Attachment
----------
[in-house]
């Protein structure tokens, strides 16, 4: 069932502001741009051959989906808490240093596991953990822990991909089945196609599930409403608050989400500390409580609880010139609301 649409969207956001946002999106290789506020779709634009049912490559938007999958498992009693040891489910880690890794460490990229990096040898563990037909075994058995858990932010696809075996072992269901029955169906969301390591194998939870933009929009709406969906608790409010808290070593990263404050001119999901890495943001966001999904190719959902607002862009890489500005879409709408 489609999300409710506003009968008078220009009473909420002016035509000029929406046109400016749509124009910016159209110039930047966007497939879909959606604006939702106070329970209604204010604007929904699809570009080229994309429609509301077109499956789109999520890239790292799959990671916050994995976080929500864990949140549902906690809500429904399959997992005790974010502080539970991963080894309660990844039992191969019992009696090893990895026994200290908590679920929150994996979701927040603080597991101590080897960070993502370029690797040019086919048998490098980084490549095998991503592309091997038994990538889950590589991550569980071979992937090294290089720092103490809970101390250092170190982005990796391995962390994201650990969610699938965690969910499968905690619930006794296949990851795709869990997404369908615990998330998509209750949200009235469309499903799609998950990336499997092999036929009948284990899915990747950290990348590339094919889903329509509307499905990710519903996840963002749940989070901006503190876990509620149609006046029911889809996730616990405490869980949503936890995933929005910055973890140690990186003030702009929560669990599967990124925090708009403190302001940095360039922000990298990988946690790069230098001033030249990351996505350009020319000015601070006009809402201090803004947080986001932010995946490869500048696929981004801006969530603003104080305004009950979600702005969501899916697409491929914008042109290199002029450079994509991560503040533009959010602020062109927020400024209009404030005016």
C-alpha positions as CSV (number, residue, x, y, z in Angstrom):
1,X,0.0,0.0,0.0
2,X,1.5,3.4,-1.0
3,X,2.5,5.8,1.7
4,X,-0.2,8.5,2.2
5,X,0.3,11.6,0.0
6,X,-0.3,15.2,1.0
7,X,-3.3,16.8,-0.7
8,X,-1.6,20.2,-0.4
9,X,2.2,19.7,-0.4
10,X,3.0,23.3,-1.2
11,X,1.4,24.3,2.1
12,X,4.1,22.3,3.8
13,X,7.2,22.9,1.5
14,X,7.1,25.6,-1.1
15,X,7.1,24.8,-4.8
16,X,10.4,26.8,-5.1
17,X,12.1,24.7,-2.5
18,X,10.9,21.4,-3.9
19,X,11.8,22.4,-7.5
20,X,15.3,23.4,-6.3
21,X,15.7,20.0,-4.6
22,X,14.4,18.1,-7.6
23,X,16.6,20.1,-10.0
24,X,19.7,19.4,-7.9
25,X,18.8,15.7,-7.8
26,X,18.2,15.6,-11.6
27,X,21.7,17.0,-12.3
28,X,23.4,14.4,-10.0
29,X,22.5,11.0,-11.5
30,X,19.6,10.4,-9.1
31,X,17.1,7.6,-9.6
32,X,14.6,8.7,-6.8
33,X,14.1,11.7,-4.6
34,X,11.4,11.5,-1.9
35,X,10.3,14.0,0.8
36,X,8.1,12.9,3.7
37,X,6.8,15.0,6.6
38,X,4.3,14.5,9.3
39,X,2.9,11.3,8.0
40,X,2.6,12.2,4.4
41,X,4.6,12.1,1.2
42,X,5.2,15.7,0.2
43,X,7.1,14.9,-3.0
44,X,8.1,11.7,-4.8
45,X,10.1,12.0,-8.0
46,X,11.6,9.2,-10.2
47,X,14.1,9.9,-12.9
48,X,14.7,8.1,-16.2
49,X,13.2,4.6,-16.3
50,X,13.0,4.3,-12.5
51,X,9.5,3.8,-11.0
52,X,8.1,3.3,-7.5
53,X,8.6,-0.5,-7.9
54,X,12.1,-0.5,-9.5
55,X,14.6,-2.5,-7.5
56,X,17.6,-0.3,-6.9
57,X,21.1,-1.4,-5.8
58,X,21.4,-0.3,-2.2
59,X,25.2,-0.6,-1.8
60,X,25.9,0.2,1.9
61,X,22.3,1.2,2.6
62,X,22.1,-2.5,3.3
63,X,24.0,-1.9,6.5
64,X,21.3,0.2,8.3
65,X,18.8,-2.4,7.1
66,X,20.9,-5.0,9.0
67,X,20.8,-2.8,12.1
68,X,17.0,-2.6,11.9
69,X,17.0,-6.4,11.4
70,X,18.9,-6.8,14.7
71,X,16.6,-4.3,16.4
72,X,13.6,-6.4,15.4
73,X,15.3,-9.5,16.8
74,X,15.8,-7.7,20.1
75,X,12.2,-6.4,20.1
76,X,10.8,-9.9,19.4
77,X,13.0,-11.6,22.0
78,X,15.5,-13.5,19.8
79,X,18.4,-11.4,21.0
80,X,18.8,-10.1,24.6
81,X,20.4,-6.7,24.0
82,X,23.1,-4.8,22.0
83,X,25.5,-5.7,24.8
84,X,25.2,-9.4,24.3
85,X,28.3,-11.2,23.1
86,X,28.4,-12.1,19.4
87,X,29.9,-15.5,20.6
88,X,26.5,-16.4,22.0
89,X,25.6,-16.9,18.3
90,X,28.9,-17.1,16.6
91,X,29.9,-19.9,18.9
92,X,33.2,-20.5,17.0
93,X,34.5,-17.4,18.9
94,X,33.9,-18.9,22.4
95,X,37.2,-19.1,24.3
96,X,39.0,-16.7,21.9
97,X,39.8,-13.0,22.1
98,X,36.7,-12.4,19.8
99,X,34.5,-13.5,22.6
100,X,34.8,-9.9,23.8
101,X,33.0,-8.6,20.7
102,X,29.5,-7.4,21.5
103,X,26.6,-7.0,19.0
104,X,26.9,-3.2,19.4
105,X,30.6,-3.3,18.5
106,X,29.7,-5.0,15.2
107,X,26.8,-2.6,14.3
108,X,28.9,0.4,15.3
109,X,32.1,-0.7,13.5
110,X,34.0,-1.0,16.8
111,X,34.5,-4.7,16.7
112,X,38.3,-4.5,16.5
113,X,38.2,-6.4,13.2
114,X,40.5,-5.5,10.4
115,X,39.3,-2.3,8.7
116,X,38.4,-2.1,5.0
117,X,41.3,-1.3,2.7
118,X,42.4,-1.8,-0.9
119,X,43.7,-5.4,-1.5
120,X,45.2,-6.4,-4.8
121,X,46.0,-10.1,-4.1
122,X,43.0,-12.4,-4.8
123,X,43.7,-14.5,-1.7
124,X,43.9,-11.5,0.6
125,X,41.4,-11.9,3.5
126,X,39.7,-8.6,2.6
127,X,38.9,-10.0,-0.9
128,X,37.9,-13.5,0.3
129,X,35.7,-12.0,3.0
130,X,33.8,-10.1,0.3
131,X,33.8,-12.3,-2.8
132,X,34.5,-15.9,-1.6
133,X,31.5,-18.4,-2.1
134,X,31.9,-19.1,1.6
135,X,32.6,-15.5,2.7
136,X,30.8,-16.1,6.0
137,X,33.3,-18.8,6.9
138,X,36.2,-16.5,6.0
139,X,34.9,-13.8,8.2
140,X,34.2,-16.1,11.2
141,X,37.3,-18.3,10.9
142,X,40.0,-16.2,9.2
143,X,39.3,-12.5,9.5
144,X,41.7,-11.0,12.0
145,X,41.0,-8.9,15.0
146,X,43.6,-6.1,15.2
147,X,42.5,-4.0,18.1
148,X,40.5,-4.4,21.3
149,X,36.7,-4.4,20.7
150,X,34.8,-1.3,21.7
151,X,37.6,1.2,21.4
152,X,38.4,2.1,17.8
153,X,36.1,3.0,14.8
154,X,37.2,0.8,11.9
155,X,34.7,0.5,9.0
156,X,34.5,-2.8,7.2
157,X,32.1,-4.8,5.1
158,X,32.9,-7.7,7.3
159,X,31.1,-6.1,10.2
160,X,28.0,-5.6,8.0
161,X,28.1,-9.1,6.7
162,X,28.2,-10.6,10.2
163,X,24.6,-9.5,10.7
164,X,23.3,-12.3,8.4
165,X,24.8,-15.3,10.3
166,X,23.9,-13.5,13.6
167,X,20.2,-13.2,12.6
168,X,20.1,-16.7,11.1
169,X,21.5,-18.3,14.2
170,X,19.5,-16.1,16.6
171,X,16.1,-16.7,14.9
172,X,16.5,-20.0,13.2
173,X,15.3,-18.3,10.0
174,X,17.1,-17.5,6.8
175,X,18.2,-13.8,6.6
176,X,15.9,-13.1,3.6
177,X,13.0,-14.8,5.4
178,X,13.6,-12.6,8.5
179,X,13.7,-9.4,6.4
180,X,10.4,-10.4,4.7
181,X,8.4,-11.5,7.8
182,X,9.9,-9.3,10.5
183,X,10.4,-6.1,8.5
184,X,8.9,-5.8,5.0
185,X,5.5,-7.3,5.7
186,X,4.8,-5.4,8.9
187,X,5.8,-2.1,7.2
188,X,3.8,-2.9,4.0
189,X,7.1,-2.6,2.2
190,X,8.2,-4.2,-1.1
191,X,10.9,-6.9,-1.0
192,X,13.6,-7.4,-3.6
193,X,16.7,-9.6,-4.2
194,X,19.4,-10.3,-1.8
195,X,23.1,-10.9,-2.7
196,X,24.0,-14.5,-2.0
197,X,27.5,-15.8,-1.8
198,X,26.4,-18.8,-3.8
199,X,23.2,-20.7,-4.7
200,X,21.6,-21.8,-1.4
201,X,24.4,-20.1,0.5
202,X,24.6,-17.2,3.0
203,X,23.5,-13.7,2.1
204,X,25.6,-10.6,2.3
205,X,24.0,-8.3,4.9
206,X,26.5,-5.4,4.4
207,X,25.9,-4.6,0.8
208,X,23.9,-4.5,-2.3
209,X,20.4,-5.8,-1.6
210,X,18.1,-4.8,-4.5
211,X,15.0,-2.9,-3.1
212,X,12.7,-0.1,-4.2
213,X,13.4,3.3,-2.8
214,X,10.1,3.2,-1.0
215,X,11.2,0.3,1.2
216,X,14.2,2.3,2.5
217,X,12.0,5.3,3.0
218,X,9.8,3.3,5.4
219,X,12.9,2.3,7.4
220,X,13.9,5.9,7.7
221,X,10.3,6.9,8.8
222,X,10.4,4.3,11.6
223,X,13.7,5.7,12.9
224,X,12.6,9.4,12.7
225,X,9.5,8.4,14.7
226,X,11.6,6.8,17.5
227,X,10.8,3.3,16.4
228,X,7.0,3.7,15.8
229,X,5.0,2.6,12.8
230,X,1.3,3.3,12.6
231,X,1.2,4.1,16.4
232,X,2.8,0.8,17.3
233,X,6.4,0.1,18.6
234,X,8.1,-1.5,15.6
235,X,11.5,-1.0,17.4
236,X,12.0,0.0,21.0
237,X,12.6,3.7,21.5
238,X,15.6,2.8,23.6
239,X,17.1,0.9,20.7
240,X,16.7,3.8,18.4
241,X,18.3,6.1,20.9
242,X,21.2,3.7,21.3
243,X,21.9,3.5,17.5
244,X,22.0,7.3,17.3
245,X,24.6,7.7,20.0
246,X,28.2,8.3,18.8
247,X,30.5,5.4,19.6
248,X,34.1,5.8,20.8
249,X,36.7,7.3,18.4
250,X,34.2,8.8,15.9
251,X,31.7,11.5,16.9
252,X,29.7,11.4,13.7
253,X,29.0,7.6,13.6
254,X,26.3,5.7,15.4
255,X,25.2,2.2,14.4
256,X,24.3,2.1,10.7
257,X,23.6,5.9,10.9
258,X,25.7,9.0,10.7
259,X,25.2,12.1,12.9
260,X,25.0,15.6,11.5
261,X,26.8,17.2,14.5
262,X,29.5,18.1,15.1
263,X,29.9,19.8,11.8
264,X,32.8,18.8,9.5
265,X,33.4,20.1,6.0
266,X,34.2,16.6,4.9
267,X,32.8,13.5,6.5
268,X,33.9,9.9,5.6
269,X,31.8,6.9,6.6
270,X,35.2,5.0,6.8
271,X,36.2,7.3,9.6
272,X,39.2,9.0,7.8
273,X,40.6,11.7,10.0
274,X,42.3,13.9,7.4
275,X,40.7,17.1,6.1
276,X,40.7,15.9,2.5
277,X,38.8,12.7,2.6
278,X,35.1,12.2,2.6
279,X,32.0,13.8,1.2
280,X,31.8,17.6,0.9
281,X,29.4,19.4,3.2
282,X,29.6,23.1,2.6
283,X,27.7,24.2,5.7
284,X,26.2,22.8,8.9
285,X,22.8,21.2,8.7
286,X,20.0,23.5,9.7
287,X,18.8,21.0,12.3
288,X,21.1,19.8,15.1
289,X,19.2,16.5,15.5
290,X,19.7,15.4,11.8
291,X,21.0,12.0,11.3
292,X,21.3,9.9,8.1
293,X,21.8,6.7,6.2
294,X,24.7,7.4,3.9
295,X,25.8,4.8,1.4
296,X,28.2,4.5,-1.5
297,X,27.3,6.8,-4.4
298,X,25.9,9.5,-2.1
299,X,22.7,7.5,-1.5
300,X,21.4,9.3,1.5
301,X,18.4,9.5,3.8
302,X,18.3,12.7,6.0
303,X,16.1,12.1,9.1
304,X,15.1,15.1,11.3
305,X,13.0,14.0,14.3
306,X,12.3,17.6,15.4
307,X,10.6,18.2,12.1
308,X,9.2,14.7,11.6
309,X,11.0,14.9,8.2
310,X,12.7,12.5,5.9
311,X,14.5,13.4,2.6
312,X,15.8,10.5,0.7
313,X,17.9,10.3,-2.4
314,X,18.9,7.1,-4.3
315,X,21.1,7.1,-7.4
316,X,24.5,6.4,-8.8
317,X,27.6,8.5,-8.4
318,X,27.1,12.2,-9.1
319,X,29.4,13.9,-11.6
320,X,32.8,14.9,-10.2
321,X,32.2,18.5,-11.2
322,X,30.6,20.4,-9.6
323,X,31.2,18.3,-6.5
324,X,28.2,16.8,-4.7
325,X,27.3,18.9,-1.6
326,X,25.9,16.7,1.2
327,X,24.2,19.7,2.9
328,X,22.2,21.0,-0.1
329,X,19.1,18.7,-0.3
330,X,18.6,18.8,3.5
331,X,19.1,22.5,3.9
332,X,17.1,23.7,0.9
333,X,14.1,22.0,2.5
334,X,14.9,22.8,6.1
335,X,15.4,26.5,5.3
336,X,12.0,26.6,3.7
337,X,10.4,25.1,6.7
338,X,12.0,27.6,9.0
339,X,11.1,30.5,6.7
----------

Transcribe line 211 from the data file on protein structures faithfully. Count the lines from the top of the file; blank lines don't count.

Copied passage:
208,X,23.9,-4.5,-2.3